|Directed by||Ellis R. Dungan|
|Produced by||T. R. Sundaram (Modern Theatres)|
|Written by||M. Karunanidhi|
|Starring||M. G. Ramachandran
M. N. Nambiar
S. A. Natarajan
|Music by||G. Ramanathan|
|Editing by||L. Balu|
|Release dates||24 June 1950|
Manthiri Kumari (Tamil: மந்திரி குமாரி) is a 1950 Tamil film directed by Ellis R. Dungan and starring M. G. Ramachandran and M. N. Nambiar. The screen play was written by M. Karunanidhi based on an incident from the Tamil epic Kundalakesi. This was the last Tamil film directed by Dungan and is considered to be among the most successful films of that decade. Shortly after directing this film, Dungan left the Tamil film industry and did not direct Tamil films again.Singer T. M. Soundararajan sang for very first time for MGR in this film.
Manthiri Kumari (lit. The minister's daughter) was the film version of a play written by M. Karunanidhi and based an incident that occurs in the Tamil epic poem Kundalakesi (One of the five Great Tamil epics). T. R. Sundaram of Modern Theatres had previously produced a Dungan directed film Ponmudi (1950) in which Karunanidhi had worked as a script writer. Sundaram decided to make a film based on the play and hired Dungan to direct it (the credits show Sundaram and Dungan as co-directors of the film). M. G. Ramachandran (MGR) who had played the supporting roles in many of Dungan's earlier films had recently achieved success as a hero in Rajakumaari (1947) and Marudhanaattu Ilavarasi (1950). Karunanidhi recommended that his friend MGR be made hero for the new film. Sundaram agreed with a caveat - MGR's double chin had to be hidden behind a beard. G. Ramanathan was hired to compose the music. The lyrics for the songs were written by A. Marudhakaasi and Ka. Mu. Sherriff.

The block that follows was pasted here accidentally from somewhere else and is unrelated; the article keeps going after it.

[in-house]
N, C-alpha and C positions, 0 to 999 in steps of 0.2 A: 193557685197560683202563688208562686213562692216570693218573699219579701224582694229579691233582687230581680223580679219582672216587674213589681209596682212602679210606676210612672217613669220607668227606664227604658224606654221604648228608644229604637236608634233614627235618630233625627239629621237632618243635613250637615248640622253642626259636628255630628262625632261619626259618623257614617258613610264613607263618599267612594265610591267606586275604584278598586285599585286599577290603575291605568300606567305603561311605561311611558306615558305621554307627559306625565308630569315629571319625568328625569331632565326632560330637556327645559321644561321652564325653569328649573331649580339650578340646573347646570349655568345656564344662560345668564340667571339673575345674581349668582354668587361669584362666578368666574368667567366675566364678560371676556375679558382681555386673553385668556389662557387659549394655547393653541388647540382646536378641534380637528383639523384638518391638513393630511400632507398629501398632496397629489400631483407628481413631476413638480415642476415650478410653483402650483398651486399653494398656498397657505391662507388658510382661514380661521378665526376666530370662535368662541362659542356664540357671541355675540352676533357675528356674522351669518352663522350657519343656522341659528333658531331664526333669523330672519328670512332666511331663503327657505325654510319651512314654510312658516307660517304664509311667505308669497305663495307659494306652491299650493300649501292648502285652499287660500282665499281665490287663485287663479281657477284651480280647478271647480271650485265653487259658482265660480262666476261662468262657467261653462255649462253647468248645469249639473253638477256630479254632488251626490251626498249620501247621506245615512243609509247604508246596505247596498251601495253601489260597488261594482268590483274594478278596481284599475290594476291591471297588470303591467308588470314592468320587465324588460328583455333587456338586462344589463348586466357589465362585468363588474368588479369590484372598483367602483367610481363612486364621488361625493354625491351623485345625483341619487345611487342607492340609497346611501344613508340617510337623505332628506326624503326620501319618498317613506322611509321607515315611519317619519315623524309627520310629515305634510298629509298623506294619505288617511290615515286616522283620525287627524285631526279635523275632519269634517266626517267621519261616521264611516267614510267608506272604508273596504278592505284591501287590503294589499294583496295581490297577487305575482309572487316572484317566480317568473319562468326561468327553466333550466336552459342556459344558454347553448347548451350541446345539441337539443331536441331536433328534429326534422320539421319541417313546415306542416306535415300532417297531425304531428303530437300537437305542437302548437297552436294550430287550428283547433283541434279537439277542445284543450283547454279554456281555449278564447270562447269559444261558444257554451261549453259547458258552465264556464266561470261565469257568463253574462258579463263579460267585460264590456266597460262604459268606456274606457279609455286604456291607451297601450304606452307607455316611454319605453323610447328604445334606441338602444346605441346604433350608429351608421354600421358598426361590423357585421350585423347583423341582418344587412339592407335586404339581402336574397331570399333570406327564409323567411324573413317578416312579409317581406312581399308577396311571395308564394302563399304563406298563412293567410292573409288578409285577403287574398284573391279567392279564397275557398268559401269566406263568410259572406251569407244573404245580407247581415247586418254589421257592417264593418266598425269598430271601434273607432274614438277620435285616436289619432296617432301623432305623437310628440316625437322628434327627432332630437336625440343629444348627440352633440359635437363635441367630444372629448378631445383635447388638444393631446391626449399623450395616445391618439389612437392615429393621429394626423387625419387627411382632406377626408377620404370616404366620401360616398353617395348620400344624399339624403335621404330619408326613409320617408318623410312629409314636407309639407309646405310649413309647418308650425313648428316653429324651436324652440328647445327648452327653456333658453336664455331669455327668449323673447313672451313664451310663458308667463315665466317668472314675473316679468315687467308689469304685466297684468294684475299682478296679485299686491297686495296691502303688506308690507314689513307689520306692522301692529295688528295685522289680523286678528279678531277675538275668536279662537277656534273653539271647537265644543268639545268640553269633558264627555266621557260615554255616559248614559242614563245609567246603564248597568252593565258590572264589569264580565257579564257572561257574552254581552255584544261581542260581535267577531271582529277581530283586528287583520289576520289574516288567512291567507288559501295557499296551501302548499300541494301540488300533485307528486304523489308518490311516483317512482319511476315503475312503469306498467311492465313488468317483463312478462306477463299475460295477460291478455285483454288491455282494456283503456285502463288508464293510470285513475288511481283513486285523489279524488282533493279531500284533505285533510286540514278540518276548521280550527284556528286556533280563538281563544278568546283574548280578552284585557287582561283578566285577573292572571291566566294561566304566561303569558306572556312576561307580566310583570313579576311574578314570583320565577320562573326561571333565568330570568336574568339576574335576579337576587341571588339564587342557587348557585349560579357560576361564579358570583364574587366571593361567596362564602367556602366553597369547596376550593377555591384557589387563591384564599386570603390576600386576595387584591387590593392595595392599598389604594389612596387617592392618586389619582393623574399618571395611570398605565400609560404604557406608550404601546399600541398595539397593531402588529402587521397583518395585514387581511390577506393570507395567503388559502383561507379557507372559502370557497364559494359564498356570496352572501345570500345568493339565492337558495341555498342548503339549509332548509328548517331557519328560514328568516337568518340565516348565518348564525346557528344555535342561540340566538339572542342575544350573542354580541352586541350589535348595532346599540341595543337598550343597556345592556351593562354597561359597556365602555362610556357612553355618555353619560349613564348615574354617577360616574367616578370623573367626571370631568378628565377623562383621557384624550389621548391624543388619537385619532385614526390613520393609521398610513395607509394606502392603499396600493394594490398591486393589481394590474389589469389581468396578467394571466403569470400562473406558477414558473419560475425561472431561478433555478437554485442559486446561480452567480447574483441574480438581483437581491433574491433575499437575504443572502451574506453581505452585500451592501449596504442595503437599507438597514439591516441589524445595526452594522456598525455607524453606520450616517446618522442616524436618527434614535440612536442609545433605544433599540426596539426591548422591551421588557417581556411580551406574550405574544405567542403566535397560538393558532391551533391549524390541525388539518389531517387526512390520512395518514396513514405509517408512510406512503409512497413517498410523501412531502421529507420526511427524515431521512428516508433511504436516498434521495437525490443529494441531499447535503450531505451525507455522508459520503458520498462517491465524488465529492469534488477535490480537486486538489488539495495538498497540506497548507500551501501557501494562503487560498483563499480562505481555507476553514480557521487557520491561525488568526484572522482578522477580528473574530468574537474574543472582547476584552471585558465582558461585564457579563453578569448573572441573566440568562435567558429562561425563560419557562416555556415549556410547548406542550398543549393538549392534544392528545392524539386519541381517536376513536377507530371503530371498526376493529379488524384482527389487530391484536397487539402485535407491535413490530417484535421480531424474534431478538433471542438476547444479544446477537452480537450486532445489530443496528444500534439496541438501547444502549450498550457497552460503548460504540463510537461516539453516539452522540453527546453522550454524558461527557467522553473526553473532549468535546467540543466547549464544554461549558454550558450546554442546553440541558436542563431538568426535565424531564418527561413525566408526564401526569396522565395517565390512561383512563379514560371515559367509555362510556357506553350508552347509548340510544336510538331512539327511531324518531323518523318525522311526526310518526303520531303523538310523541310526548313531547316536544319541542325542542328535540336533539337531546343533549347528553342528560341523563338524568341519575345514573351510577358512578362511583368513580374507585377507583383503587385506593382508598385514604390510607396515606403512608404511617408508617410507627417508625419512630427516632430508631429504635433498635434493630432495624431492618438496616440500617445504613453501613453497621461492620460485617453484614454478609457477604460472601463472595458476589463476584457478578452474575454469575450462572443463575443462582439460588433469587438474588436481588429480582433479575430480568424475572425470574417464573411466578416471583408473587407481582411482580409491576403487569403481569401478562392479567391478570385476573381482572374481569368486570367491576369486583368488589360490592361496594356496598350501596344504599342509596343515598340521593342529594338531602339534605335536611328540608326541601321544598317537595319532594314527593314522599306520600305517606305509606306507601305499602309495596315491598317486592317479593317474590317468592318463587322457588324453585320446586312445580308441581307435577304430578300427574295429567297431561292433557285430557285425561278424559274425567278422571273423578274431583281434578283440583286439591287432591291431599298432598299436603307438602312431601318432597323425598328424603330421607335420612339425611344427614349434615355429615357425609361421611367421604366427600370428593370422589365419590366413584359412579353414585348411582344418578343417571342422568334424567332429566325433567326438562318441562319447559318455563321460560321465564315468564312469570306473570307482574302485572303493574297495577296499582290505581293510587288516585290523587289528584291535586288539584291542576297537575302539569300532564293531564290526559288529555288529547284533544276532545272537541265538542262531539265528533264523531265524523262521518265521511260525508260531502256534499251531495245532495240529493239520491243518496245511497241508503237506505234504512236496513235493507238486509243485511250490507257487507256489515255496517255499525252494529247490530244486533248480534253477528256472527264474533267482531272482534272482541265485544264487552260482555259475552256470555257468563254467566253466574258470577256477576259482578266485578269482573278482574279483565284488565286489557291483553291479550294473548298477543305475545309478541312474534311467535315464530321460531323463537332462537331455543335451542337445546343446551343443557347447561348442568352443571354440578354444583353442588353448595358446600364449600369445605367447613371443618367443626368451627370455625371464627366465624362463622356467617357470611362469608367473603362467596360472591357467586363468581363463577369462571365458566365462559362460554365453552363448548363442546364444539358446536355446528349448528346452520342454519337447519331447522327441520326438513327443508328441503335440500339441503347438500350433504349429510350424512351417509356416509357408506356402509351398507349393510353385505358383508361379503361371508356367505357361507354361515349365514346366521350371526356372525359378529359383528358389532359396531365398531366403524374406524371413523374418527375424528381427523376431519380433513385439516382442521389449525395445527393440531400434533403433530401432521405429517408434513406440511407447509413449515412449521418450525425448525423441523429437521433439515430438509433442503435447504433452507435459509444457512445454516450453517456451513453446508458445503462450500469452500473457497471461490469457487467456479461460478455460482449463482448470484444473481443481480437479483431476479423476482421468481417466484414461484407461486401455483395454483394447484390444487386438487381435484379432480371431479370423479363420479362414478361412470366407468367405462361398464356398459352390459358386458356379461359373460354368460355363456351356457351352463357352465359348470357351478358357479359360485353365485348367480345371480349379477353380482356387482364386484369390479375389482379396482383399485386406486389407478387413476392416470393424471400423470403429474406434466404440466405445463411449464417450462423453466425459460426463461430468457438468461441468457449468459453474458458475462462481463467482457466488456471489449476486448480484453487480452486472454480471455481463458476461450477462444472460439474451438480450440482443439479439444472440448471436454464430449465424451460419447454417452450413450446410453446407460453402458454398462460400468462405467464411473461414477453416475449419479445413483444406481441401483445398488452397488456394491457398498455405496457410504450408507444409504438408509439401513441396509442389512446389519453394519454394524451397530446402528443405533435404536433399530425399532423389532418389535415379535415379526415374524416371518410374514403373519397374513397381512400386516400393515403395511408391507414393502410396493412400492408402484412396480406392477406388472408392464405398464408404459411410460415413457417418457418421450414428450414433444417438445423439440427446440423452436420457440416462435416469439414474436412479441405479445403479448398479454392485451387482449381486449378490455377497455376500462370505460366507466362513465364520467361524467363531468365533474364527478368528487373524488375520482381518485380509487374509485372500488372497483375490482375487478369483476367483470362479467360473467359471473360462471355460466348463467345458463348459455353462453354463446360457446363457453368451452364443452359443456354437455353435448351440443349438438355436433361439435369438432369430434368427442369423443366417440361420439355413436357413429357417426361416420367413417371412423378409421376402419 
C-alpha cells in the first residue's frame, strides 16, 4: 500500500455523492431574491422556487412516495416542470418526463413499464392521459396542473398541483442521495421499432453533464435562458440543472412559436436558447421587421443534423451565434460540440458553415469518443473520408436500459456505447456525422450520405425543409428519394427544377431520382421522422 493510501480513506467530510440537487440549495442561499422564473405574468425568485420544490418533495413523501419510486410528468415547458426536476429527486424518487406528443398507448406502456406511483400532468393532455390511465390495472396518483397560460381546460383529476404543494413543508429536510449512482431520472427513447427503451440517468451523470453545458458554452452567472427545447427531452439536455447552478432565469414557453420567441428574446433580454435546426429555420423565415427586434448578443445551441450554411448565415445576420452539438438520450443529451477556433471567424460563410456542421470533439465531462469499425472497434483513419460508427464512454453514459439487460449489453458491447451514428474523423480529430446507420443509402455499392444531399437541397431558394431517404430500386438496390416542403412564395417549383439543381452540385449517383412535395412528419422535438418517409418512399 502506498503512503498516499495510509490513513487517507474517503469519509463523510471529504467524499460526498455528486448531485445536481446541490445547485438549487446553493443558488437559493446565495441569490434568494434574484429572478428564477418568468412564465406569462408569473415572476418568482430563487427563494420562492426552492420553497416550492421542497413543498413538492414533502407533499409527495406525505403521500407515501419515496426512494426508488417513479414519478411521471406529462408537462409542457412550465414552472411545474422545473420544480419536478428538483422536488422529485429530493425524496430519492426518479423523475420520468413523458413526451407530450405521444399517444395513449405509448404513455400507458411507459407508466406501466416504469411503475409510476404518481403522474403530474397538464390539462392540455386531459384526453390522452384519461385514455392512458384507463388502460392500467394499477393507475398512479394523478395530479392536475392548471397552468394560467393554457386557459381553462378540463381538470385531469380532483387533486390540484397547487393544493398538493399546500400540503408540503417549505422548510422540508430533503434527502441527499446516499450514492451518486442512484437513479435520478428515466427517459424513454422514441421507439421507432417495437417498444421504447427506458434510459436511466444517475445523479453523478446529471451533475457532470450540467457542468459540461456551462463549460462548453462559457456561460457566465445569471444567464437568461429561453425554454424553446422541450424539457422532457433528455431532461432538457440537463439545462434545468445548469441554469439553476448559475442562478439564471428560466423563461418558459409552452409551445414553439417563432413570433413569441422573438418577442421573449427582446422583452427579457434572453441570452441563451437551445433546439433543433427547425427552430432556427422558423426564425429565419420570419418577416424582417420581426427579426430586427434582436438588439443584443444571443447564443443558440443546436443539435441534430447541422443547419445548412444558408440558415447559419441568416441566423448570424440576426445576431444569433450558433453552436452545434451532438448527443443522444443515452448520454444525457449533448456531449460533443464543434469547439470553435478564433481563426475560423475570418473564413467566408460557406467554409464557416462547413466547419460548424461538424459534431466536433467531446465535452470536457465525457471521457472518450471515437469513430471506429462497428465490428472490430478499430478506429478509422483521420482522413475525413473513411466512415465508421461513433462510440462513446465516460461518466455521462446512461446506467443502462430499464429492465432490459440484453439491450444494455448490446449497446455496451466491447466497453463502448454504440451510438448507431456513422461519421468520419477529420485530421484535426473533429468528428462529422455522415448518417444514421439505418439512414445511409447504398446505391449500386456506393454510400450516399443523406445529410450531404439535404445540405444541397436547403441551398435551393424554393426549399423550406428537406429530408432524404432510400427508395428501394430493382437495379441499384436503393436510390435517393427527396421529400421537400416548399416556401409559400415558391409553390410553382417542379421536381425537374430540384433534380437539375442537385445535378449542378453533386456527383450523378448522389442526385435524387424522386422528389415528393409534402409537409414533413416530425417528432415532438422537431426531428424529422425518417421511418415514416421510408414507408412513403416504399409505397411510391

The king of Mullai nadu is dominated by his Raja guru (head priest) (M. N. Nambiar). The guru wants his son Parthiban (S. A. Natarajan) to be appointed as the General of the army. But the king appoints Veera Mohan (MGR) instead. The enraged Parthiban becomes a bandit and starts raiding the country side. He wants to marry the princess Jeevarekha (G. Shakuntala) who is in love with Veera Mohan. Parthiban sends a message to Jeevarekha to meet him secretly. The message is delivered by mistake to the minister's daughter Amudhavalli (Madhuri Devi) and she goes to meet Parthiban. Parthiban and Amudhavalli fall in love. Meanwhile, the king sends his general Veeramohan to capture the bandits plaguing the country side. Veeramohan captures Parthiban and produces him in the royal court. The Raja guru is enraged and tries to get his son off by various means. He demands a trial for his son in front of the Goddess. During the trial, Amudhavalli hides behind the Goddess statue and pronounces Parthiban as innocent. She blames Veeramohan for the banditry. The king believing that the Goddess had spoken releases Parthiban and exiles Veeramohan. Parthiban and Amudhavalli are happily married. But goaded by his father Parthiban wants to take over the kingdom by marrying the princess. He decides to kill Amudhavalli. He tricks her into going with him to a cliff edge and tells her of his intention to kill her. Amudavalli begs him for a chance to worship him by going around him three times before she meets her death. Parthiban grants her last wish. While going around him she pushes him to his death from behind. Shocked by her actions and her husband's betrayal, she confesses her sins and becomes a Buddhist nun. The raja guru is jailed and Veera mohan is reunited with the princess.
|M. G. Ramachandran||General Veera Mohan|
|S. A. Natrajan||Parthiban|
|M. N. Nambiar||The Rajaguru|
|G. Shakuntala||Princess Jeevarekha|
|T. P. Muthulakshmi|
|K. S. Angamuthu|
|K. V. Seenivasan|
|K. K. Soundar|
- Producer: T. R. Sundaram, Modern Theatres
- Director: Ellis R. Dungan
- Screenplay: M. Karunanidhi
- Dialogue:M. Karunanidhi
- Music: G. Ramanathan
- Lyrics: Ka. Mu. Sheriff, A. Marudhakasi
- Cinematography: J.G.Vijayam
- Sound Recording: K. B. S. Mani, Padmanaban, Raju
- Assistant Director: T. P. S. Mani & K. Somu
- Dance: Lalitha, Padmini, Ragini
The film was released in June 1950 and became a box office hit. Though MGR was the hero, it was S. A. Natarajan's role which received the most acclaim. Karunanidhi's fiery dialogues became famous and stirred controversy.
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